When Bangladesh loses duty-free facilities after graduating to a middle-income nation, its future trade benefits are likely to become dependent on bilateral trade agreements.
To prepare for this scenario, Bangladesh has already reached a decision over signing bilateral free trade agreements (FTAs) with Bhutan and Thailand – after a series of discussions with both countries over nearly two decades.
Fresh talks to sign FTAs with 17 other countries, including the United States, Turkey, China, India, Pakistan, Saudi Arabia and Malaysia are also in the pipeline. Furthermore, bilateral Preferential Trade Agreements (PTAs) with Nepal, Indonesia, India and Myanmar are also on the cards to protect and boost Bangladesh's trade interests.
As Bangladesh is likely to lose duty-free facilities once it graduates to a middle-income country, there are no alternatives but to sign such agreements, said Dr Mustafizur Rahman, a distinguished fellow at the Centre for Policy Dialogue.
"Before signing an FTA with a country, the government must thoroughly analyse the present state of Bangladeshi products in that particular country's market, and how much demand for the products can increase there," he added.
Bangladesh and Thailand decided to sign the agreement at the 5th Joint Trade Committee meeting on January 8 this year, although discussions first began in 2000.
Thailand has completed its feasibility study to assess how the FTA is going to affect its domestic manufacturing sector and the product market. Meanwhile, Bangladesh has yet to complete its feasibility study.
Bangladesh has completed feasibility studies in Bhutan, Malaysia and Sri Lanka.
FTAs are designed to minimise trade barriers between two or more countries that seek to help protect local markets and industries.
As per the 2010 Bilateral Free Trade Agreement Policy, it is mandatory to conduct a feasibility study prior to signing a free trade agreement with a country.
Thailand stands 15th in terms of the bilateral trade value, while Bhutan does not place in the top 20.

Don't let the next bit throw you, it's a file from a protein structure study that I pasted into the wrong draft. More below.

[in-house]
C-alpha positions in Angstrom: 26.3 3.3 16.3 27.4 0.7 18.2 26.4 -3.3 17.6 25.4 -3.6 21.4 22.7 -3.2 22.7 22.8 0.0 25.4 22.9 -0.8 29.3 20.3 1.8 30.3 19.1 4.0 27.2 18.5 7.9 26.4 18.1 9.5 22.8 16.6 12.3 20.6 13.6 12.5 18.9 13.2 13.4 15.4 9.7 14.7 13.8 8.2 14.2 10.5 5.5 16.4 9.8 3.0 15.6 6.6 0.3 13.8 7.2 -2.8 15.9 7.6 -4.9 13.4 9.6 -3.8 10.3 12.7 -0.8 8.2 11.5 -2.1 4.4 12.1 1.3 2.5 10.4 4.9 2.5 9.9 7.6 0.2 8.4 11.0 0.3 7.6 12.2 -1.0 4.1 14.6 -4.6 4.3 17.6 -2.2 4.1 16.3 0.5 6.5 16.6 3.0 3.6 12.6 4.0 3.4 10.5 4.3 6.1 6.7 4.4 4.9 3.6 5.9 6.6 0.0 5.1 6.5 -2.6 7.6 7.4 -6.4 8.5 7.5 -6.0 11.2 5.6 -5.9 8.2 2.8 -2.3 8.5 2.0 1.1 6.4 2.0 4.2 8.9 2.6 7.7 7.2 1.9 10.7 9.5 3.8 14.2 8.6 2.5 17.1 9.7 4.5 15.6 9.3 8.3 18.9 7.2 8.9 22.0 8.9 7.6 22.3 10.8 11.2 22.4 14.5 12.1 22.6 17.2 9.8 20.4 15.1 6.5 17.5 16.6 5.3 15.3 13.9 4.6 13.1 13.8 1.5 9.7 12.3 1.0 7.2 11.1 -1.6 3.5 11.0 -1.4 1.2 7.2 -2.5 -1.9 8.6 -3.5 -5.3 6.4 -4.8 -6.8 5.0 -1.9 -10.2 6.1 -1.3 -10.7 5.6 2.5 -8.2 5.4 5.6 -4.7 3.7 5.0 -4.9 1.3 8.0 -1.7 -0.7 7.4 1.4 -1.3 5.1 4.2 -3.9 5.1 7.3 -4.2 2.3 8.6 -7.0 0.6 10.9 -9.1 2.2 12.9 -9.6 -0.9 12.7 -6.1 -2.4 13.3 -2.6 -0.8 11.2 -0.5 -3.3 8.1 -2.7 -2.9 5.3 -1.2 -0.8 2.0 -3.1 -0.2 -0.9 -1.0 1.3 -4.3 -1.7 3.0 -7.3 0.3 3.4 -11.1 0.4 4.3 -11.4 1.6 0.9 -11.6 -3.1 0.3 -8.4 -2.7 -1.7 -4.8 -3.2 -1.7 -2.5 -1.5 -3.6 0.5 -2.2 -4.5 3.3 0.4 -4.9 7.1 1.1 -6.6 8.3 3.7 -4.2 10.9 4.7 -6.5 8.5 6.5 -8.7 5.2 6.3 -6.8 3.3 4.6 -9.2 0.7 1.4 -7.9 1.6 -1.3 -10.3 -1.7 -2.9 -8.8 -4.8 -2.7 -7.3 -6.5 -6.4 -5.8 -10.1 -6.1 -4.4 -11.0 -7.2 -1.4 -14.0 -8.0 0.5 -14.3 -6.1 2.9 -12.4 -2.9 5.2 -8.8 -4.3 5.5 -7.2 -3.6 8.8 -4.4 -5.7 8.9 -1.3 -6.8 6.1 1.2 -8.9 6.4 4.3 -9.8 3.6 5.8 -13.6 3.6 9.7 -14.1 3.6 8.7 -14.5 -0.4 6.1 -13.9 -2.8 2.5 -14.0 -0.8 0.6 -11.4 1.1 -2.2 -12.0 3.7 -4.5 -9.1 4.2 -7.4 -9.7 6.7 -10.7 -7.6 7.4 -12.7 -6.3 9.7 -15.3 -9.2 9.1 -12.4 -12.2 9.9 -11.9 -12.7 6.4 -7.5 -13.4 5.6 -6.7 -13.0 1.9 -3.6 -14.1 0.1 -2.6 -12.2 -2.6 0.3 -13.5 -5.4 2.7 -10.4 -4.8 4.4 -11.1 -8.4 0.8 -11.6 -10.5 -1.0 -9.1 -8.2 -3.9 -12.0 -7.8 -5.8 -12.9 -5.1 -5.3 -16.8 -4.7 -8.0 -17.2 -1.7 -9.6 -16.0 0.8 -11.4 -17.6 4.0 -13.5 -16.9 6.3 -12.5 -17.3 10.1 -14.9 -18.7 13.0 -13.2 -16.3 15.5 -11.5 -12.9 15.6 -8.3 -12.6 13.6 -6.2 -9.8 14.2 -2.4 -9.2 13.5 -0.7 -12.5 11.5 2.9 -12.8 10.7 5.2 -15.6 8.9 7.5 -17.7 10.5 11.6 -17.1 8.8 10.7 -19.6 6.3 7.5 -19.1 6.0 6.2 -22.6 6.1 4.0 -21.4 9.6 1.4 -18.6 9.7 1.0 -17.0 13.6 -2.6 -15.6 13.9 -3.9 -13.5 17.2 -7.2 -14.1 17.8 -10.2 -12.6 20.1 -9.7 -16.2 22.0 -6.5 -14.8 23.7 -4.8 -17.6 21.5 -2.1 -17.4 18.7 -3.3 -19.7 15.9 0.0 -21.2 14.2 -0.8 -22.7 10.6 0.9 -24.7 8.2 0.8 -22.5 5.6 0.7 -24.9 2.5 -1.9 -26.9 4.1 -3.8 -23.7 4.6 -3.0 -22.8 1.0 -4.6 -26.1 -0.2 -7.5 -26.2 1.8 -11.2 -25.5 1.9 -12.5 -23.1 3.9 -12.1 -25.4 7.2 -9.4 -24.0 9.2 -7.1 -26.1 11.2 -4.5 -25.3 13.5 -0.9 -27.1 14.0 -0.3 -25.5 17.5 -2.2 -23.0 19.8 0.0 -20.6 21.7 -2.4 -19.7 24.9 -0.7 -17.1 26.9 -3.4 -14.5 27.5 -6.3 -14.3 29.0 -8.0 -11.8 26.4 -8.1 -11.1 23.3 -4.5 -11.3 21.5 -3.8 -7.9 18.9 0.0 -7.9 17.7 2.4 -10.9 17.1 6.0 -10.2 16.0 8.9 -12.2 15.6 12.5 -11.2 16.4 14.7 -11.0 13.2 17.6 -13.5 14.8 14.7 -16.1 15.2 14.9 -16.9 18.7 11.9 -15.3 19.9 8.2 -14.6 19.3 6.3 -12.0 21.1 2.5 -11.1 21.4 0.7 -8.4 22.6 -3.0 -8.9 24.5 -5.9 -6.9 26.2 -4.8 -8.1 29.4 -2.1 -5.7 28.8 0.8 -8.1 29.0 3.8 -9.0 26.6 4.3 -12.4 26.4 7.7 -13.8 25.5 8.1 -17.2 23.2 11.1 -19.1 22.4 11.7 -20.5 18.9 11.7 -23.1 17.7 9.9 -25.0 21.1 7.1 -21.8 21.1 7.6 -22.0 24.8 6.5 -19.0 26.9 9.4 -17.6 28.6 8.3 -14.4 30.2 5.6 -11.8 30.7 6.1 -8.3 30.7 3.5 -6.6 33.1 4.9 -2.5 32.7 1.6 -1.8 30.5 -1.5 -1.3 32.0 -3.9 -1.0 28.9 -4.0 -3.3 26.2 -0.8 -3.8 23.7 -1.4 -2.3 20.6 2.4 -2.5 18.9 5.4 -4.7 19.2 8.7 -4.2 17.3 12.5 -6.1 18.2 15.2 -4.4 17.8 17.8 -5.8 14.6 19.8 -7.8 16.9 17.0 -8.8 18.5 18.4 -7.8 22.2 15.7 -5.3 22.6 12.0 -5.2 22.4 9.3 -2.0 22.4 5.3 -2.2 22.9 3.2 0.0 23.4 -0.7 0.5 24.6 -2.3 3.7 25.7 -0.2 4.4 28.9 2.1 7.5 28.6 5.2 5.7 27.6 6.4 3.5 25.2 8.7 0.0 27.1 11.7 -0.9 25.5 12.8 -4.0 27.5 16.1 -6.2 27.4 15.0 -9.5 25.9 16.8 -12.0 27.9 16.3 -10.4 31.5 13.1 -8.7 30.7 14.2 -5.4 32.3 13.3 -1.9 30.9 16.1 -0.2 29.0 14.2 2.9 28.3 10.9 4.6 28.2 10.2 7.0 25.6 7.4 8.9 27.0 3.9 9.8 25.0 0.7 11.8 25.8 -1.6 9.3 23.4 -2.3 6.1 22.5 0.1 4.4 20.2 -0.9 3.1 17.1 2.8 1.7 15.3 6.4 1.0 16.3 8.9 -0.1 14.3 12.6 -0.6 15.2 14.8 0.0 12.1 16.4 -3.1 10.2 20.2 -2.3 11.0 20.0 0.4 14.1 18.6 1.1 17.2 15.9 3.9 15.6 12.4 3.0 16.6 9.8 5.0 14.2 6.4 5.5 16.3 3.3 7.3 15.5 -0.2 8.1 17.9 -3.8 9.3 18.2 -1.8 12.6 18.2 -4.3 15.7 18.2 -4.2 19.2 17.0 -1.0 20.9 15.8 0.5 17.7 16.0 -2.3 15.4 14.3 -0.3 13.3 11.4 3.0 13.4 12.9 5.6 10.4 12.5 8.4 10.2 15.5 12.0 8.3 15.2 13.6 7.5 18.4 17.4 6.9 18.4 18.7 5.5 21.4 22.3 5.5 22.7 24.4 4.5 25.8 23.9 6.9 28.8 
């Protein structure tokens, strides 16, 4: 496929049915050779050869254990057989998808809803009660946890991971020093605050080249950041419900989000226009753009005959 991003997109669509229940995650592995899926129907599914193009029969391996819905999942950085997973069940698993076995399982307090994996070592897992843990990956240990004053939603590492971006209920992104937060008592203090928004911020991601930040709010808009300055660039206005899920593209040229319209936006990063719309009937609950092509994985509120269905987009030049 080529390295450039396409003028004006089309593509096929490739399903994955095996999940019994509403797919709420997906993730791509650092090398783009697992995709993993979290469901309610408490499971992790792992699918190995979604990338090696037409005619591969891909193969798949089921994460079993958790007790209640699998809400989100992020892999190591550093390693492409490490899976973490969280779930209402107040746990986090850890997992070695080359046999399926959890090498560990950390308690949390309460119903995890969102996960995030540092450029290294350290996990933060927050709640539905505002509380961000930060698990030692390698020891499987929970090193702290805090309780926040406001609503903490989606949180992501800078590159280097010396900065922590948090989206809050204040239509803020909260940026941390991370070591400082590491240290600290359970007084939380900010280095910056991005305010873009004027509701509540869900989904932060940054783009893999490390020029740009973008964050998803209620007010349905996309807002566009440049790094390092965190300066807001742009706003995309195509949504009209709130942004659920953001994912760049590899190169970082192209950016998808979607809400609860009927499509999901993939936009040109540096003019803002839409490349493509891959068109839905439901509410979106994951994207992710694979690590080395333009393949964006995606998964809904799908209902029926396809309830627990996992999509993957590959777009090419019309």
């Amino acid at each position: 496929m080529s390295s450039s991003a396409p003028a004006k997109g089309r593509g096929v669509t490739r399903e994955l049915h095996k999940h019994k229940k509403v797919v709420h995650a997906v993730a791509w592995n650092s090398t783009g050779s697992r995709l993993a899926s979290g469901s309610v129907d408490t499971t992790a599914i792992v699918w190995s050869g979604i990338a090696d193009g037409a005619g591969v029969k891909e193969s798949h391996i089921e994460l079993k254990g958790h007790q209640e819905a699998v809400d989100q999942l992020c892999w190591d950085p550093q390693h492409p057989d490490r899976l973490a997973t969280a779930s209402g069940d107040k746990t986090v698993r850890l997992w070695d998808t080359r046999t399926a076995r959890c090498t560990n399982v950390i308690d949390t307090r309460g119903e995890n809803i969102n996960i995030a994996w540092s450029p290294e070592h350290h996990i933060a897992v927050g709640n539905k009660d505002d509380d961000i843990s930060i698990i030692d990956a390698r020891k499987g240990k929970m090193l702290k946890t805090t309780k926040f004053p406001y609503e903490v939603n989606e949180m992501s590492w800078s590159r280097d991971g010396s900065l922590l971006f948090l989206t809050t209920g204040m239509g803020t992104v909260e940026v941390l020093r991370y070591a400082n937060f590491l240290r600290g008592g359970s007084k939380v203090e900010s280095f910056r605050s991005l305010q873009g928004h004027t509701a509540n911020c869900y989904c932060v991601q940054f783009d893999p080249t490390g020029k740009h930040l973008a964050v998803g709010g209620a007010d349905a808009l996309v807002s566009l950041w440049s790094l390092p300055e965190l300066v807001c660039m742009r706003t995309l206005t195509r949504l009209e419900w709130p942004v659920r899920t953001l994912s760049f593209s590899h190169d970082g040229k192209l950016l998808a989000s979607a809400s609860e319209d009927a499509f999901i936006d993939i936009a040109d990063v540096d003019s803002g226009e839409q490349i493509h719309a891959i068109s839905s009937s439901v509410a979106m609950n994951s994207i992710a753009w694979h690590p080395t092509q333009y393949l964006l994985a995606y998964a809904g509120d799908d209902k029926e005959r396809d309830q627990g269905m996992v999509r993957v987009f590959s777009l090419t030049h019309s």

The bilateral trade between Bangladesh and Thailand was Tk8,285 crore in the fiscal year 2018-2019. Bangladesh imported goods amounting to a Tk8,046 crore value and exported a total of goods worth just Tk239 crore.
Some major import items from Thailand are: plastic pellets, chemical products, textiles, steel, tapioca products, air conditioners, cosmetics, automobiles, and car parts.
When it comes to inking an FTA with Bhutan, all formalities, including a feasibility study, have been completed – and both the neighbouring countries are going to strike a deal this year. They are likely to hold a commerce secretary-level meeting on January 28 this year, in Bhutan, to this end.
Meanwhile, trade with Bhutan was worth Tk458 crore in the last fiscal year while exports were worth Tk38 crore.
Bangladesh primarily imported spices and fruits – like oranges and apples – from Bhutan in the last fiscal year.
Bangladesh exports garments, scientific and medical gear, fresh and frozen aquatic animals, plus machinery and parts to both countries.
If both countries sign the FTAs, a new window of opportunity will open up for Bangladeshi products, said Khandakar Aminur Rahman, member (customs and international trade agreements) of the National Board of Revenue.
"The trade among Bangladesh, Bhutan and Thailand will expand. Our readymade garments and medicine will get new export destinations," he added.
Md Abdus Samad Al Azad, joint secretary (FTA Cell), said Bangladesh has almost finalised the FTA with Bhutan and the feasibility study for the FTA with Thailand is underway. The FTA Cell has also continued discussions with European, Eurasian and Latin American countries for free trade agreements.